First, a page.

During Pride and always, how activist Harvey Milk’s legacy lights my way – CNET

harvey-milk-getty-images

Harvey Milk in the parade for San Francisco’s 1978 Gay Freedom Day just before giving his “you must come out” speech against the Briggs Initiative. 

Terry Schmitt/San Francisco Chronicle via Getty Images

I keep a regular set of movies in rotation during Pride Month. I list a few of them here, alongside some excellent picks from my colleagues, but the 2008 film Milk will forever be a favorite. The critically acclaimed biopic chronicles the life of Harvey Milk, the first out elected official in California (and only the fifth in the US) and a trailblazer in the gay rights movement. The brilliant script and outstanding performances are ample reasons to love the film, but my connection to this uniquely San Francisco story goes much deeper.

Harvey inspired LGBTQI people in San Francisco and elsewhere to fight for their rights, break down the closet door and show defiantly they would not be silenced, intimated or pushed into the corner. In a recording he made just before he was killed (something he long suspected would happen), Harvey said the movement he led was about giving people hope. Decades later those words gave me hope as gay people fought for marriage equality in the face of huge opposition. It was a battle we ultimately won, and an aspiration I was able to realize when I married my husband in the building where Harvey held office. In the face of attacks against transgender people, his lessons continue to resonate.

Events on and off screen 

Played by Sean Penn, who won an Academy Award for the role, the onscreen Harvey narrates the defining moments in his life — moving from New York to San Francisco in 1972, the men he loved, the camera store he started in the city’s new gay neighborhood and his awakening as a civil rights leader and neighborhood advocate. We see him face homophobia (including death threats) and a gay establishment in the city that thought he was too radical for the movement. We also witness his mentoring youths thrown out of their homes for being gay, his election to the San Francisco Board of Supervisors in 1977 (after three unsuccessful runs for public office) and his assassination with Mayor George Moscone the next year by his former supervisor colleague Dan White. (Milk also was shot on location in San Francisco, which only adds to its realness.)

That could have been enough to easily fill two hours, but Milk is also a story of the threats to gay America in the 1970s and how Harvey used them to galvanize LGBTQI people to fight discrimination and harassment. Those threats could be police raiding a gay bar to beat up patrons, or Anita Bryant, the homophobic hurricane who swept across the country from Florida, leaving anti-gay laws in her path. The film doesn’t flinch at showing how menacing and abusive someone like Bryant was, even for those in the relative safety of San Francisco’s emerging gay neighborhood, the Castro.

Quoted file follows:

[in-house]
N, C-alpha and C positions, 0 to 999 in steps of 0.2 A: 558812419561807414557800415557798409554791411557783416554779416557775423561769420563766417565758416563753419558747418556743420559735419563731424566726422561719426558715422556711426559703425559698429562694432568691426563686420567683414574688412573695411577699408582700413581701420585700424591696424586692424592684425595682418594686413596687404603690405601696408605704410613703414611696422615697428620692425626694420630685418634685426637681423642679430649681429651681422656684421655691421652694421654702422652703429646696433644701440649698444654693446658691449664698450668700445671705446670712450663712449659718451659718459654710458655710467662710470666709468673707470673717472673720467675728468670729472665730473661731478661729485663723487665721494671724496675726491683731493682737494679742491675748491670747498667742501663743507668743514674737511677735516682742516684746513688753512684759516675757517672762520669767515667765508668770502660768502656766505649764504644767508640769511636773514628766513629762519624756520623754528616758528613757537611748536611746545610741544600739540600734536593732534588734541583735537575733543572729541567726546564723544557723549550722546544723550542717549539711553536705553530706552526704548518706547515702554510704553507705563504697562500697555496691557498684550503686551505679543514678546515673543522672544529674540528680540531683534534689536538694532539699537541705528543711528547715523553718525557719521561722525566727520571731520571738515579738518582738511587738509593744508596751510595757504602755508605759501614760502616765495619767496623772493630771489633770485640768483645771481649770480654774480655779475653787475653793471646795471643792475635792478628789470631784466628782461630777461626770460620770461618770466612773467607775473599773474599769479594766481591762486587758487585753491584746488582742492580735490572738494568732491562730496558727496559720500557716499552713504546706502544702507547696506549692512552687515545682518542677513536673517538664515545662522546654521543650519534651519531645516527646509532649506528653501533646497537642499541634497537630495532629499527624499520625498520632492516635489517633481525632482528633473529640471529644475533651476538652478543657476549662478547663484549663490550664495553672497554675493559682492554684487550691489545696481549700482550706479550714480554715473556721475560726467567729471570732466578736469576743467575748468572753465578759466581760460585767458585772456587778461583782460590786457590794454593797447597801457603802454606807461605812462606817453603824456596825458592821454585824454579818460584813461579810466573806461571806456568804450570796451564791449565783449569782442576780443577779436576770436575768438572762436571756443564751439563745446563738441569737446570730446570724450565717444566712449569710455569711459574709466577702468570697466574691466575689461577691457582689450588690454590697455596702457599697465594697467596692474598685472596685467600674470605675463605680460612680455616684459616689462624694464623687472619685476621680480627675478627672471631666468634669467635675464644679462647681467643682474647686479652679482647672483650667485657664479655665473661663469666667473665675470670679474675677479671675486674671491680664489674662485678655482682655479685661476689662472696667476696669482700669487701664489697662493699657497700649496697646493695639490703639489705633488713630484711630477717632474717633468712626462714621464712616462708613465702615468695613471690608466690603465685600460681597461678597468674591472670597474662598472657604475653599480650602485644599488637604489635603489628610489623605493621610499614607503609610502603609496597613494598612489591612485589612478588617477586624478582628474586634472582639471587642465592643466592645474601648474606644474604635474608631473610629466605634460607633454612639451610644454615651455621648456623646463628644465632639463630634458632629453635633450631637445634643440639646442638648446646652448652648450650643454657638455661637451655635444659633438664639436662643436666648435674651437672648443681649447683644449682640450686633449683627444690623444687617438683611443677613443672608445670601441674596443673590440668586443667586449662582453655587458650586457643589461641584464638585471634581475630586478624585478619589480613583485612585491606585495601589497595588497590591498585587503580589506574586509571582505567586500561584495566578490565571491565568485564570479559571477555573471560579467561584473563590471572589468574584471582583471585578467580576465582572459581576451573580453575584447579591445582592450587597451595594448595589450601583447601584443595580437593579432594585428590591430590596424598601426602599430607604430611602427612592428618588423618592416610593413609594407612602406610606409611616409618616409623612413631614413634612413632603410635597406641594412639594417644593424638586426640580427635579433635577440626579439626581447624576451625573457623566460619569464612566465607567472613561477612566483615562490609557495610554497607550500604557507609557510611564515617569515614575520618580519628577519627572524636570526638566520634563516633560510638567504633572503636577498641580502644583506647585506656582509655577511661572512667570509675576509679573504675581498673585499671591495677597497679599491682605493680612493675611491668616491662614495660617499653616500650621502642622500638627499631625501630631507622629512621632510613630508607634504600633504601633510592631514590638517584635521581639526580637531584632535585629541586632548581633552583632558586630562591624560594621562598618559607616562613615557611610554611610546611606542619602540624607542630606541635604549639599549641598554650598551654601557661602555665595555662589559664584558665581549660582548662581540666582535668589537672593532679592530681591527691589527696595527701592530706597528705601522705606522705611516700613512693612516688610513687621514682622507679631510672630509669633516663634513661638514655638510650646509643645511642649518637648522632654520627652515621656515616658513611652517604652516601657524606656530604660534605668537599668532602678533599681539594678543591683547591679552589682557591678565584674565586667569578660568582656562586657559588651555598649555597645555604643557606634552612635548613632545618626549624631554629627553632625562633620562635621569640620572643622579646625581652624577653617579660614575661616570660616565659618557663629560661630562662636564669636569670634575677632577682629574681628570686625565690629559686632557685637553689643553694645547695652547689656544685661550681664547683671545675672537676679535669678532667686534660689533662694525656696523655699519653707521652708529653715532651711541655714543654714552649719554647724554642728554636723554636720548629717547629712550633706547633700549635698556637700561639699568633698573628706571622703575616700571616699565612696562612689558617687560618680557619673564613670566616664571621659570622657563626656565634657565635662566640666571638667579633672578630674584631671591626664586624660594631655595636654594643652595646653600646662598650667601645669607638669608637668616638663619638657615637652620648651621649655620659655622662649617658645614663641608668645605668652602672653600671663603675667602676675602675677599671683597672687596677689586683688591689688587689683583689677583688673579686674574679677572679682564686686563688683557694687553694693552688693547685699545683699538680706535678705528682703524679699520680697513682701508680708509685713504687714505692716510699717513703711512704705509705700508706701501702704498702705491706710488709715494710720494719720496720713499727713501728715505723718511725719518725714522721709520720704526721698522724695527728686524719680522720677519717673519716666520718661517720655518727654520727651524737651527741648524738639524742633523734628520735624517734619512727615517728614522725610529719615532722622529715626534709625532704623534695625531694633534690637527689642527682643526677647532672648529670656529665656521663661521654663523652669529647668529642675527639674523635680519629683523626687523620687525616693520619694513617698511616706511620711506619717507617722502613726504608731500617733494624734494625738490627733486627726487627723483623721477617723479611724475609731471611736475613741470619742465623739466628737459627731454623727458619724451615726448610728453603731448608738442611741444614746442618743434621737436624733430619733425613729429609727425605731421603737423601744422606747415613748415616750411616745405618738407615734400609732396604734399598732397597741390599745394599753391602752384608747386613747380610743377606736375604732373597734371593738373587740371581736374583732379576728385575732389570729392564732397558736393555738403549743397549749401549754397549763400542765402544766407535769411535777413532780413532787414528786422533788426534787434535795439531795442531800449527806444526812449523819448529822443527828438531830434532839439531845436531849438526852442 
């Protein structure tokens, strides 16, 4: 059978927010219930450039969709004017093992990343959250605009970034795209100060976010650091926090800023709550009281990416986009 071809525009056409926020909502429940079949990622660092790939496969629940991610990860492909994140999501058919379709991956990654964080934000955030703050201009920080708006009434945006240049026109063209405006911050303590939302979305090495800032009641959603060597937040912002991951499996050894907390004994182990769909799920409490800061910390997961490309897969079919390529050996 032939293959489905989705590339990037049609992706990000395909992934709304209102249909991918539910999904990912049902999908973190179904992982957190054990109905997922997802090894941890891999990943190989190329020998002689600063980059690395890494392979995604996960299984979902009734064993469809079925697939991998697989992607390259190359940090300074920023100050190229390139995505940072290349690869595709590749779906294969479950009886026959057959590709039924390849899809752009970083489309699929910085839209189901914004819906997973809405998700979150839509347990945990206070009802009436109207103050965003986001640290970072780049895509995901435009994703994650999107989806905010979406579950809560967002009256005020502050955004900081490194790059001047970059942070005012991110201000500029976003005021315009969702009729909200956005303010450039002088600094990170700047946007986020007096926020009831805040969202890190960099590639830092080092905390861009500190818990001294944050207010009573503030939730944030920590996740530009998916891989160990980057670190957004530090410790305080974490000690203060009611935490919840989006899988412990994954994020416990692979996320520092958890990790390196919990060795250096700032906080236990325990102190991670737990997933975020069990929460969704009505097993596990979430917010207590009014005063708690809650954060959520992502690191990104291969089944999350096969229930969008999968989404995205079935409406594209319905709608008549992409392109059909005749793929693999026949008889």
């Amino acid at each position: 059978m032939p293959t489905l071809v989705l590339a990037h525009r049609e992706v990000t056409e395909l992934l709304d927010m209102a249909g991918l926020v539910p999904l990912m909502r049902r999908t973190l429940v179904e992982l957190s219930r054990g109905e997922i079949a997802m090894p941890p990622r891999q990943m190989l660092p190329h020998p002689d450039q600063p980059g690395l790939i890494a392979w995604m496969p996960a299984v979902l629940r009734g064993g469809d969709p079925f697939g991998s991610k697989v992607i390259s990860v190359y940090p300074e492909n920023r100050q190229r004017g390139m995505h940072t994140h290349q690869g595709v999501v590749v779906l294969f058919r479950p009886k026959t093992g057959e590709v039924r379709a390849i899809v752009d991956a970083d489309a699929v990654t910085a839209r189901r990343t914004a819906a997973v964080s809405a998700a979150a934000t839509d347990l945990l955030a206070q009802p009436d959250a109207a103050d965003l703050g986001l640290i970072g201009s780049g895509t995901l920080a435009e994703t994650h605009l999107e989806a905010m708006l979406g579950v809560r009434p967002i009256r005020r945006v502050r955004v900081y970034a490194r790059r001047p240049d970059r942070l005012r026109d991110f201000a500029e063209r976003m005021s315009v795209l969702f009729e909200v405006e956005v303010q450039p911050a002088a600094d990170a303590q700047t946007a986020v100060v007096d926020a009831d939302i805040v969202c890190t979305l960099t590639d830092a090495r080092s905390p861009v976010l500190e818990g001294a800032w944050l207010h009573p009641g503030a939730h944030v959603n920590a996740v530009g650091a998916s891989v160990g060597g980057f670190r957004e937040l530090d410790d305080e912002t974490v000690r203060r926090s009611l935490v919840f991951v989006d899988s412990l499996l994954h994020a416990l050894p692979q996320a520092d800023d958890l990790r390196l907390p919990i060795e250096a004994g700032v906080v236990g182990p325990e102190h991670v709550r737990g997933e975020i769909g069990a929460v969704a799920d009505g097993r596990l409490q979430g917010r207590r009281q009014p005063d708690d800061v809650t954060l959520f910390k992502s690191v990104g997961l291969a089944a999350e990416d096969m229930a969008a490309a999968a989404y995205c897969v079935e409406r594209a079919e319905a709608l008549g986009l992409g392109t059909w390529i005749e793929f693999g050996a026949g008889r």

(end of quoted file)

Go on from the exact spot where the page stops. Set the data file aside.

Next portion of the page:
But Harvey wouldn’t let his community hide. Instead, he taught us to battle with our wallets, at the ballot box and in the streets. And when we finally won a fight, like in November 1978 when California voters rejected Proposition 6, an odious ballot initiative to remove all gay or lesbian employees and their allies from public schools (just three weeks before Milk was assassinated), the film shows how sweet it was. That moment is one of the movie’s best — the fictionalized elation over a momentous real life event always makes me cry. 

But my tears are complicated. Even today, it reminds me how just a week after the San Francisco premiere of Milk, another terrible anti-gay initiative sailed to victory. Soaking in the film’s post-release glow, I didn’t think it could happen. And I was crushed when it did.

harvey-milk-and-goerge-moscone-getty-images

Milk with San Francisco Mayor George Moscone six months after Milk’s election and six months before they were assassinated. 

Bettmann/Contributor/Getty Images

A big step forward

Sponsored by Republican California State Senator John Briggs, the Briggs Initiative (Proposition 6 was its official name) proposed firing public school teachers, teacher’s aides, administrators or counselors if they engaged in “public homosexual activity” (sex). That was bad enough, but the initiative also targeted anyone who supported their gay colleagues. Schools had to dismiss anyone who engaged in “homosexual conduct,” which the initiative defined as “the advocating, soliciting, imposing, encouraging or promoting of private or public homosexual activity.” In short, it would have brought witch hunts to the classroom. Oh, and hiring out gay people would have been illegal, too.

briggs-initiative-exhibit

An exhibit at San Francisco’s LGBT Historical Society Museum covers the Briggs Initiative. 

LGBT Historical Society Museum

As Milk shows, the Briggs Initiative came as LGBTQI people were suffering a string of electoral defeats. Starting in Miami in 1977, Bryant led campaigns in cities across the country to repeal local ordinances that protected them from discrimination in employment and housing. The Briggs Initiative was her next effort, and she became one of its public faces. Against such odds and expecting the worst — public opinion polls two months before the election predicted Prop 6 would win — Harvey told gay Californians during a 1978 speech at San Francisco’s Gay Freedom Day, “you must come out” and show family, friends and neighbors how it would devastate real people they already knew loved.

Come out they did, organizing rallies and educating voters. Harvey led the fight, debating Briggs across the state and acquiring critical allies, including labor unions, feminists, religious groups and other civil rights leaders. A diverse group of politicians, from President Jimmy Carter to former governor (and future president) Ronald Reagan, also opposed the measure, ultimately sending it to a decisive defeat (58.4% to 41.6%). California had bucked a national trend by stopping Bryant and Briggs, and it’s why Proposition 6’s loss is such a joyous turning point in both the film and the gay rights movement. Though it wasn’t shown in Milk, Seattle voters the same day rejected a repeal of the city’s gay rights ordinance, the first city in the country to do so. Hurricane Anita lost her strength after that.